Engineers face that question all the time. And sometimes, like Jack Benny, they seem to be thinking about what answer to give. What am I talking about? Honor versus income.
"All bad precedents begin as justifiable measures." --Julius Caesar
"Your money or your life!" shouted the mugger at Jack Benny, in a long-ago radio routine. Benny is silent.
"Didn't you hear me?" shouts the frantic mugger. "Yes!" replies Benny. "I'm thinking!"
Engineers face that question all the time. And sometimes, like Jack Benny, they seem to be thinking about what answer to give.
What am I talking about? Honor versus income.
There's a wonderful line in an otherwise gratuitously coarse movie, Rob Roy. Title-role actor Liam Neeson speaks it to his young son, who asks him, "What is honor?" His father says, "It's a gift a man gives himself."
Honor is closely tied to integrity--which means "to be all of a piece." Integrity means being who you say you are, whether anyone is watching or not. It means your word is your bond. It means keeping your commitments when the mood you were in when you made them is long past.
Honor is a function of character. Our character is the only thing that we acquire here that we take with us when we leave.
Character is the sum of our habits. And habits are formed by consistently made decisions.
Life is a schoo--and its motto is, "You'll do it 'til you do it right!" And you don't know when the next test will be administered.
Example: Your company is going through a tough time. And according to the news and your friends, it's not the only company in trouble. Rumors of coming layoffs increase.
Then it starts to happen. Two of your colleagues, people with more seniority than you, get pink slips. You are worried. What about the mortgage payment, the orthodontist?
Your boss come to you and asks you to come into his office. You fear the worst.
But at the meeting, he doesn't fire you or lay you off. Instead, he says, "You know that cheap design you rejected in the last project-team meeting? Management wants us to go ahead with it. Please have preliminary estimates to me by Monday."
You are flooded with relief. Your job is safe--at least for a while longer. You return to your desk and start on the estimates immediately.
But as you get into the details, it all comes back to you. This is the design you rejected because you knew it would be unsafe! You gather your notes, intending to go speak to your boss and remind him of the facts.
Then you stop. Your boss hasn't forgotten; that's why he made such a point of invoking management's dictum. If you go and make waves now, they just might let someone else do it--and let you go.
Rationalizations form quickly. "I don't need to worry; the manufacturing guys will never let it out the door. Besides, my boss has all the information; it's his responsibility, not mine. My first duty is to my family; this is the wrong time to make waves."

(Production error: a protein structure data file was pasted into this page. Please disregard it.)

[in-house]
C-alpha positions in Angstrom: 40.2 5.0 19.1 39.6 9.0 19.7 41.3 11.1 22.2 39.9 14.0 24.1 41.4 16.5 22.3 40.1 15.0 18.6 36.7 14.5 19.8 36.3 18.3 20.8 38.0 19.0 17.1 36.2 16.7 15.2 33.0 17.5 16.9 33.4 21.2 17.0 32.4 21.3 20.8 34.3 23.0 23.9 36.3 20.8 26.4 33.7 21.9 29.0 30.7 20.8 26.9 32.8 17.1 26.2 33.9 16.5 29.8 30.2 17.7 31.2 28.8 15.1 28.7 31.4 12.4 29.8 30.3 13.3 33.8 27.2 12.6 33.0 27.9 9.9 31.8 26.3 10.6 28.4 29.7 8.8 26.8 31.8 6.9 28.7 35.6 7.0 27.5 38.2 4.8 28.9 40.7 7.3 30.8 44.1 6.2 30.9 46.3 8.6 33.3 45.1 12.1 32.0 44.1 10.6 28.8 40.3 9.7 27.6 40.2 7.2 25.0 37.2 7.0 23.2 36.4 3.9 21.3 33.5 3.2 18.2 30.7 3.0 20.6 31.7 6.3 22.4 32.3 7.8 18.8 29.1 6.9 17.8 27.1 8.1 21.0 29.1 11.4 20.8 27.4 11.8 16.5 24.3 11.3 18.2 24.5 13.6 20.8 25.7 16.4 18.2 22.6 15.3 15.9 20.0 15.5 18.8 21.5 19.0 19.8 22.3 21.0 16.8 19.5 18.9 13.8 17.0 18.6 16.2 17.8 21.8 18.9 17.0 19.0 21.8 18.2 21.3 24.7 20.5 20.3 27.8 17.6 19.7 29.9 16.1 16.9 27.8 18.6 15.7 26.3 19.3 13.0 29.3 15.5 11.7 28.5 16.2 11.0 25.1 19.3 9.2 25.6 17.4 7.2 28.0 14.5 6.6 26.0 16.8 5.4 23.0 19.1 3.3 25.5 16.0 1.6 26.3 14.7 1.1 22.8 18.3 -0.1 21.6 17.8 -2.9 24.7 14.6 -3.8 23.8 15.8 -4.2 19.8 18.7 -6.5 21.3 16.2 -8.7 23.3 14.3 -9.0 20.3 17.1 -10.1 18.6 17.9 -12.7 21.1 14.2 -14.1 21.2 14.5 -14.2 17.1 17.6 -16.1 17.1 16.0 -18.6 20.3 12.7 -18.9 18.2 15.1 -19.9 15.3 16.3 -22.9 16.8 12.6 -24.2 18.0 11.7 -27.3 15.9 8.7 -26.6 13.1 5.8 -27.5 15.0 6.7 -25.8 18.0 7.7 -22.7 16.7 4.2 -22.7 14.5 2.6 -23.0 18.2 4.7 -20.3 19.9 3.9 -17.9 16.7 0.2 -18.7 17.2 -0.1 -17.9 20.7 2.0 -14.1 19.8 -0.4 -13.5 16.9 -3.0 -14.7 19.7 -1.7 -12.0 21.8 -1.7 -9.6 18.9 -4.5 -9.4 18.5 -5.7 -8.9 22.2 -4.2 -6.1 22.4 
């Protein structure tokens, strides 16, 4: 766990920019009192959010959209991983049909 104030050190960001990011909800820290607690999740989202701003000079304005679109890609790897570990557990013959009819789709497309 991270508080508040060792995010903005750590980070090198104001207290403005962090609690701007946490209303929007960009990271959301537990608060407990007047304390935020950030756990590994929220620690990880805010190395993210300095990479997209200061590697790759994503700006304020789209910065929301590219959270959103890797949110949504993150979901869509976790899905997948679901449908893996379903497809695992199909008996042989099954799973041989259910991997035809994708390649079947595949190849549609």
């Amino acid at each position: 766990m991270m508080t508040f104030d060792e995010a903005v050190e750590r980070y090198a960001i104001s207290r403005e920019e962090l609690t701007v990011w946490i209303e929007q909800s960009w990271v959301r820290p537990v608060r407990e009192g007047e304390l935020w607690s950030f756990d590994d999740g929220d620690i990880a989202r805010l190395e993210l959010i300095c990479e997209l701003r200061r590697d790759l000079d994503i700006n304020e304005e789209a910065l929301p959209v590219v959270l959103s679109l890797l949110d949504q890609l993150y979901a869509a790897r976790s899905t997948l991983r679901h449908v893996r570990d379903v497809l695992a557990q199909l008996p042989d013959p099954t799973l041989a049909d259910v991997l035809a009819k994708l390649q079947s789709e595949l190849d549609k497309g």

If this were a scene in a movie, you'd know exactly what was going on. You'd know just what the test was, and what the guy is supposed to do.
But it's not a movie; it's your life. What will you do?
Here's another example. Your boss makes a mistake. As a result, he gets in trouble with his management. He implies to them that the mistake was your fault. When you hear about it, you ask him why he blamed you. He invents a reason to defend his "lapse of memory."
You want to go to his management and point out that the problem was not caused by you. But then your boss will probably be angry at you--and you might endanger your job. On the other hand, if you just let it go, you will be allowing management to believe the wrong thing about you, which will boomerang to your damage in the future, and you're sending a message to your boss that he can malign you with impunity.
These are pivotal moments. Your money or your life! Will you do what is honorable, regardless of the risk to your income? Or will you choose apparent safety? Will you choose "peace in our time," as Neville Chamberlain called his cowardly appeasement of Hitler?
Rabbi Nachman said, "The whole world is a very narrow bridge; the main thing is not to fear." Honor is the width of that bridge--and there are no guardrails. Staying on the bridge requires constant decisions based on continual awareness. No one can make you stay on or fall off. And no one can keep you from falling off, either.
"He who steals my purse, steals trash. But he who steals my good name, steals all that I have," said Shakespeare's Falstaff.
And consider Thomas Paine's caution: "Character is much easier kept than recovered."
is an author, consultant, and public speaker. He consults to Fortune 500 companies, high-tech startups, and government agencies on CAE issues. He is the founder of the League for Engineering Automation Productivity (LEAP) and has been an Autodesk Distinguished Fellow and the Bentley Engineering Laureate. A long-time Computer-Aided Engineering columnist, in the CAD/CAM Monthly e-mail newsletter, Dr. Orr will continue with his reflections on all aspects of engineering. Contact him at email@example.com or visit his Web site: www.joelorr.com